Black and Latino males start community college with lofty goals, but few achieve their dreams, reports Aspirations to Achievement. Black and Latino males are less prepared for college-level work than their classmates, the Center for Community College Student Engagement report found. They also face stereotyping that can undercut their confidence.
Eighty-seven percent of black and Latino males enrolled at community college are seeking an associate degree, compared to 80 percent of white males. Within three years, 37 percent of white men — but only five percent of black and Latino men — have completed a degree.
It’s not that black and Latino males aren’t trying. Compared to white males with similar GPAs, they are less likely to skip class and more likely to use tutoring, computer labs and study skills courses. They sign up for orientation, learning communities and first-year experience programs. But it’s not enough.
Helping students build relationships with mentors can increase persistence, the report stated. For example, Jackson College in Michigan raised the retention rate for black males through an intensive mentoring program called Men of Merit. At most North Carolina community colleges the Minority Male Mentoring Program, which provides academic advising, study skills courses and service learning opportunities, has raised retention rates.
Improving remedial education also can help minority males succeed. Austin Community College in Texas created Developing Mathematical Thinking to prepare students for college math or statistics. The course “emphasizes math skills that students will use in the future and increases their confidence.” Success rates increased dramatically for all students.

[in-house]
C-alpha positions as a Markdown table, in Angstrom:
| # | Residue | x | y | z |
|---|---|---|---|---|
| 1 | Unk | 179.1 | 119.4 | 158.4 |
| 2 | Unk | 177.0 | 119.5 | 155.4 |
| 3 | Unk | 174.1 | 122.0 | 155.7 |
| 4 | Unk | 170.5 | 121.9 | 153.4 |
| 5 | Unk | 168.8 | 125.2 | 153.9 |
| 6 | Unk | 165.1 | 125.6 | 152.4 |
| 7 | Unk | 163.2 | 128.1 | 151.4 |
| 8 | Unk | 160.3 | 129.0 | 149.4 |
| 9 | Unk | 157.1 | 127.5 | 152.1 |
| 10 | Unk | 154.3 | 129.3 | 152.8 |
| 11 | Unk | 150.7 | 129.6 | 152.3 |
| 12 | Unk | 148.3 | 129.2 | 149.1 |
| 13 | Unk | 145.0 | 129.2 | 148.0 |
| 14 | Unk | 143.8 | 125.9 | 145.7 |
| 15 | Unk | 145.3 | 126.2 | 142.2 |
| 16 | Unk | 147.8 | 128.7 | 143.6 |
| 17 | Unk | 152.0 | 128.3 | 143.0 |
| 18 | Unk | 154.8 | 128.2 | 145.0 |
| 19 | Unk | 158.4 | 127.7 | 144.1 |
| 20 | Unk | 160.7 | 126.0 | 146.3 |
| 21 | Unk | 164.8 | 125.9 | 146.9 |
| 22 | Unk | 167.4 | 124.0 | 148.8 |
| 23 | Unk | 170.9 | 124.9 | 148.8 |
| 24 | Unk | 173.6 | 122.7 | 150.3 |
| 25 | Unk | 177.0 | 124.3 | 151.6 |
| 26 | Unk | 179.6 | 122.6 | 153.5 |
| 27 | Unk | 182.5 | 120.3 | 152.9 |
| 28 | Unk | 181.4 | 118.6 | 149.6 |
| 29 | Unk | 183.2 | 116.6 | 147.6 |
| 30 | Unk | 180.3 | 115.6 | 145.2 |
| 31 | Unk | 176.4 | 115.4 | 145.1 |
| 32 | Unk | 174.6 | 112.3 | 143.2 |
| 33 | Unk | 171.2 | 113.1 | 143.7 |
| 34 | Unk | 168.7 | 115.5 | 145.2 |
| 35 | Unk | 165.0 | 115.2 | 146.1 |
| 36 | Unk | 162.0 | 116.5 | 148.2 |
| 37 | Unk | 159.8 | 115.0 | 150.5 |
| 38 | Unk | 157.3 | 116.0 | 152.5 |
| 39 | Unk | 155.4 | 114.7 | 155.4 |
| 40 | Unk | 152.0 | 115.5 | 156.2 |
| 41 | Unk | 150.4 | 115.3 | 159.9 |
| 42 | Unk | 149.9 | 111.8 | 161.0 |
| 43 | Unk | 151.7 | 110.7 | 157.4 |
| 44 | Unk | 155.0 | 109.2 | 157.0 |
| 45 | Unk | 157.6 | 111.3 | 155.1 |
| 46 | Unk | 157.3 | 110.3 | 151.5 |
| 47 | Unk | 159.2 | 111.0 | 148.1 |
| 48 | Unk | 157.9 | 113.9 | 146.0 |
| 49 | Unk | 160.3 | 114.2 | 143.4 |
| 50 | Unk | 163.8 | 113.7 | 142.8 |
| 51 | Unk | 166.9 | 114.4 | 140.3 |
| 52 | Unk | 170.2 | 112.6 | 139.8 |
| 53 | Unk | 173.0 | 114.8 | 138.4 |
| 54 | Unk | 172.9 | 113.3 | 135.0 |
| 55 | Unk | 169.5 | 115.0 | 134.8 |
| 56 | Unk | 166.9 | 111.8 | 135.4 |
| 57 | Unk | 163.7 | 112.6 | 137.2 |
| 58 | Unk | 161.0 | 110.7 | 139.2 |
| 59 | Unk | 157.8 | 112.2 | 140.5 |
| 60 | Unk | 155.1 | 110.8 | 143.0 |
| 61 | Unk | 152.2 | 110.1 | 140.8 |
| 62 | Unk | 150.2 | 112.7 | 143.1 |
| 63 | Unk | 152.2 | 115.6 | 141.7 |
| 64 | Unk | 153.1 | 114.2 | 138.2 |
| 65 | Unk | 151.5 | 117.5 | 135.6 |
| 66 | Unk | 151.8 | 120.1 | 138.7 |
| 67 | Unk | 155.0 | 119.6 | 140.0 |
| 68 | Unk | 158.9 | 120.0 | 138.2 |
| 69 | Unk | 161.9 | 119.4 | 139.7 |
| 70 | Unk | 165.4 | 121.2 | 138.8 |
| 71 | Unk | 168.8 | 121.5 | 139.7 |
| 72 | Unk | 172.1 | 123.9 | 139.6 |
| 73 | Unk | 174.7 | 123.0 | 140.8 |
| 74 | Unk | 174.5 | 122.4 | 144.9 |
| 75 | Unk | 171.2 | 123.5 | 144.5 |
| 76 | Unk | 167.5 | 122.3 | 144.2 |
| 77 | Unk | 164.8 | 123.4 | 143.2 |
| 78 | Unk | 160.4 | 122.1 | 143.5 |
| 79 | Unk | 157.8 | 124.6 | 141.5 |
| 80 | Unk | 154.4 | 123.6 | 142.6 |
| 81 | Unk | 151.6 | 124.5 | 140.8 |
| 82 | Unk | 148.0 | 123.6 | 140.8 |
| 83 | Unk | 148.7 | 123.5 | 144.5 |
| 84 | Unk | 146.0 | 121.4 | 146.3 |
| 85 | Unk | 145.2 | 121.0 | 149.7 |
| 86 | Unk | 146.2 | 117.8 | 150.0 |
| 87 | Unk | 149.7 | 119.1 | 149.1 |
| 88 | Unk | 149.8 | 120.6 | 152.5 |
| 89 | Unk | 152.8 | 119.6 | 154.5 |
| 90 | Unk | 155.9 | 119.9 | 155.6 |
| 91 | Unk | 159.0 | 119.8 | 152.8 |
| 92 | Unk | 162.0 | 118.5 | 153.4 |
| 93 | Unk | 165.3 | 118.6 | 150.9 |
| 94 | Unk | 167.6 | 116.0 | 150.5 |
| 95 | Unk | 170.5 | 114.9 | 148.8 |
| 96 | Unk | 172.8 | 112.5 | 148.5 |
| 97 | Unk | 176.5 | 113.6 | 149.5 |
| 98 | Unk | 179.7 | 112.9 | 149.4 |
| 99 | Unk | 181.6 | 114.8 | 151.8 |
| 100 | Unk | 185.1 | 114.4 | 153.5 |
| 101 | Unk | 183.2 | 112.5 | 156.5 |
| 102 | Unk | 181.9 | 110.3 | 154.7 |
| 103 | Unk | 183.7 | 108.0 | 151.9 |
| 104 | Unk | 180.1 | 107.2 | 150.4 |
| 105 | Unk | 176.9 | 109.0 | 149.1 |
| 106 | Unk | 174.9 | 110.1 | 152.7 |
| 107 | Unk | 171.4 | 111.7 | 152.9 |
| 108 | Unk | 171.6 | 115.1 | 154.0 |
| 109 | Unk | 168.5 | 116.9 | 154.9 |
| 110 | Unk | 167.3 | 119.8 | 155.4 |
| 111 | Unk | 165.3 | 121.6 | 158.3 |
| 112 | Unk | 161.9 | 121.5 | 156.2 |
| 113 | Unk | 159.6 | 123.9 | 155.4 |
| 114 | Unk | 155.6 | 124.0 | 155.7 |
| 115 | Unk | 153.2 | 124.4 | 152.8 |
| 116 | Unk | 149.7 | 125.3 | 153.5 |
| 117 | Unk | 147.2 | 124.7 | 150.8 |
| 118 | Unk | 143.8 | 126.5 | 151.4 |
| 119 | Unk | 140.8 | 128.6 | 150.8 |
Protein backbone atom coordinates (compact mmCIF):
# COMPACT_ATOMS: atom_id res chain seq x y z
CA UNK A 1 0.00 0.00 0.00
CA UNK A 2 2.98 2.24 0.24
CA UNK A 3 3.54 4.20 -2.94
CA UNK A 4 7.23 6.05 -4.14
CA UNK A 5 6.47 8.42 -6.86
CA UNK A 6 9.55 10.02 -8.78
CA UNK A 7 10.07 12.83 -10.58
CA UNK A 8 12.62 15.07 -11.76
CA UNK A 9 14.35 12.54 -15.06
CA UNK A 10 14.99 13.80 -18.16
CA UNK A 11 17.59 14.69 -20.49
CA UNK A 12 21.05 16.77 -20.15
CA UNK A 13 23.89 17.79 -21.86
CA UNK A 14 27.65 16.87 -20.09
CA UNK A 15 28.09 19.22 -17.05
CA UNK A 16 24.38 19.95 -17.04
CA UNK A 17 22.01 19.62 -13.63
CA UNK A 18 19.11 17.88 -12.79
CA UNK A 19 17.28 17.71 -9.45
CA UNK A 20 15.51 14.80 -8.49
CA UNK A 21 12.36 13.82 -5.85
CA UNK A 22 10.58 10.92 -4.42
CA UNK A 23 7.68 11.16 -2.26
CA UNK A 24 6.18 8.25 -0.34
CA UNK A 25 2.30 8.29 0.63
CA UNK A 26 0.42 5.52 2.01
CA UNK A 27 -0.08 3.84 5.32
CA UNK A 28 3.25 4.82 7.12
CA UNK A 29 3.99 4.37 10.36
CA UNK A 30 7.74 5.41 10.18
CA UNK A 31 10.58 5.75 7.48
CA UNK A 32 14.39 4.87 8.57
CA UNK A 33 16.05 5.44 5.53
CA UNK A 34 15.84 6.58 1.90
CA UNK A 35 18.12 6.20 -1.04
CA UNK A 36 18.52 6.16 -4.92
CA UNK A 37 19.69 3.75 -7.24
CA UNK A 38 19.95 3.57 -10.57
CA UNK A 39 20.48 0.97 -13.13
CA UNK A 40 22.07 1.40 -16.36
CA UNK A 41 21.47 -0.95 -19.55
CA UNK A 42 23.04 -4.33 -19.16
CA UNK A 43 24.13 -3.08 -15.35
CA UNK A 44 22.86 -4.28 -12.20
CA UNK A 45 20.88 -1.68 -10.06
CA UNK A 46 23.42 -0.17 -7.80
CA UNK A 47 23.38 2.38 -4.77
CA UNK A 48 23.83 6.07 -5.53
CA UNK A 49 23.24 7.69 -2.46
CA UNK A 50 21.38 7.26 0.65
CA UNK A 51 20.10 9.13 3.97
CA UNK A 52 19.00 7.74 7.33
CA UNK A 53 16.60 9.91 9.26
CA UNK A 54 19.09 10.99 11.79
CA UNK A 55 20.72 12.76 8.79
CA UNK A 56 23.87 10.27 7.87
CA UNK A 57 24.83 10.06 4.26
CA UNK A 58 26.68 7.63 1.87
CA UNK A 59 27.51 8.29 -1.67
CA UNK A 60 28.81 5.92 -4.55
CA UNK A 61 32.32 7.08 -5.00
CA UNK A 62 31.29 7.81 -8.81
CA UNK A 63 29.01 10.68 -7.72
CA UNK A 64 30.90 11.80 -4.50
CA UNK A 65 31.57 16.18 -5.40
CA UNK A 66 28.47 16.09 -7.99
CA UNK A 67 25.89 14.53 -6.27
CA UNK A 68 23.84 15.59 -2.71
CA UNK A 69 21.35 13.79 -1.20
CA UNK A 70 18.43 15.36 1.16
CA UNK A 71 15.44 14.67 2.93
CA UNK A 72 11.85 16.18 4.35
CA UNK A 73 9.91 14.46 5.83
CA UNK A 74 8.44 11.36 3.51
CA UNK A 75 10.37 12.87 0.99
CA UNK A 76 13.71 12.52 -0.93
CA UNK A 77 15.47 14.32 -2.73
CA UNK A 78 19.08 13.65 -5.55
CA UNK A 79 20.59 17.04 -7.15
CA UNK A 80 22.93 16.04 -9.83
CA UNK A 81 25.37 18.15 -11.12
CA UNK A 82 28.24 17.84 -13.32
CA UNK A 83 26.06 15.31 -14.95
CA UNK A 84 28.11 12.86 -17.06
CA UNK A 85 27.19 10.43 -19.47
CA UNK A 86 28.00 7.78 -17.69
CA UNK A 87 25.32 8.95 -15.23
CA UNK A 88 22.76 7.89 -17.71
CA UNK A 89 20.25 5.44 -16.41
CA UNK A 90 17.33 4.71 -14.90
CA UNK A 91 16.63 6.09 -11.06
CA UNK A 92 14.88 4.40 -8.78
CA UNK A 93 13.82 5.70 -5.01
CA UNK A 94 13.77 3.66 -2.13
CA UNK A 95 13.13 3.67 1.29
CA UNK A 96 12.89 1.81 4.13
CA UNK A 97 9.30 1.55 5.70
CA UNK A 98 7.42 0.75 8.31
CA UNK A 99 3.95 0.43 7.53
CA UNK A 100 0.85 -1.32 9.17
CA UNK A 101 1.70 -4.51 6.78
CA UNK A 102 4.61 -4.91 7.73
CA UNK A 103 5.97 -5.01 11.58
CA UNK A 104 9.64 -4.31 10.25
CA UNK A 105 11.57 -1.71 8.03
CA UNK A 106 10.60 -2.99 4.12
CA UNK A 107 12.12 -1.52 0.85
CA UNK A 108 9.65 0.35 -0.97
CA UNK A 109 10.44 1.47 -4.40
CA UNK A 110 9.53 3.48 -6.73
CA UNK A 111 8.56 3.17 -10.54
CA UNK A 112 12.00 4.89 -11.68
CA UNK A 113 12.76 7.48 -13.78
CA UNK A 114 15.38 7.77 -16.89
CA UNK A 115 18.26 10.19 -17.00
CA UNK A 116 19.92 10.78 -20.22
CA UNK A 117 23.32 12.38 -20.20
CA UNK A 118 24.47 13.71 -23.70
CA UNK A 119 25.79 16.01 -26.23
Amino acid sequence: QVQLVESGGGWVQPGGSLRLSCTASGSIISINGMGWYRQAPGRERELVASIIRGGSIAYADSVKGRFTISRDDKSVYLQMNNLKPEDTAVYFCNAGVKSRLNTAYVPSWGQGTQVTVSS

Remedial college courses are facing a new test in Florida, reports the Wall Street Journal. Under a new state law, students can decide whether to start in developmental ed or in for-credit, college-level courses. Most are skipping remediation.
More than half of community-college students in the U.S. take at least one remedial class. Success rates are very low. “States are trying alternatives, from adding basic tutorials to college-level classes to weighing high-school grades in addition to test scores,” reports the Journal. Florida has gone the farthest by making placement tests and remedial classes optional for recent state high school graduates and active-duty members of the military.
In a white-walled classroom here at Miami Dade College, students on a recent afternoon pondered the absolute value of 19. After a silence, instructor Carlos Rodriguez offered a hint: “How far is it from 0?”
Such algebra class work, which is typically done at the high-school level, is front and center at this community college, where about 12,000 students enrolled in remedial classes last spring. But enrollment in catch-up classes has fallen about 24% since the legislation took effect this year.
The failure rate will soar, predicts Miami Dade College President Eduardo Padrón. “You’re not able to test students [who opt out of the remedial program] and know where they are,” said Padrón. “When you don’t have the tools to guide them, it’s very, very difficult.”
Brooke Bovee, who teaches college-level English composition and literature, says just six of her 26 students came in prepared for the class, noting that for four of her students, this will be their third try. For an additional six students, this is their second attempt.
Now, with the new state law, she also has at least one student who tested into a remedial class but chose the higher-level class instead.
“A lot of discussion among English faculty is how to keep standards high,” said Ms. Bovee, who acknowledges the need for changes to the system. “Students ask me what a paragraph is now. What’s next? Maybe, what’s a sentence?”
Miami Dade is adding counselors, but instructors say it won’t be enough.
Colleges spend nearly $7 billion a year on remedial education, according to federal data. Eight states — and many school districts — are offering “transitional” math and English courses to help students catch up and avoid remediation in college, reports Education Week.
Seventy percent of Tennessee high school graduates place into remedial math in college. Only five percent of community college students placed in remedial math earn a two-year degree in three years.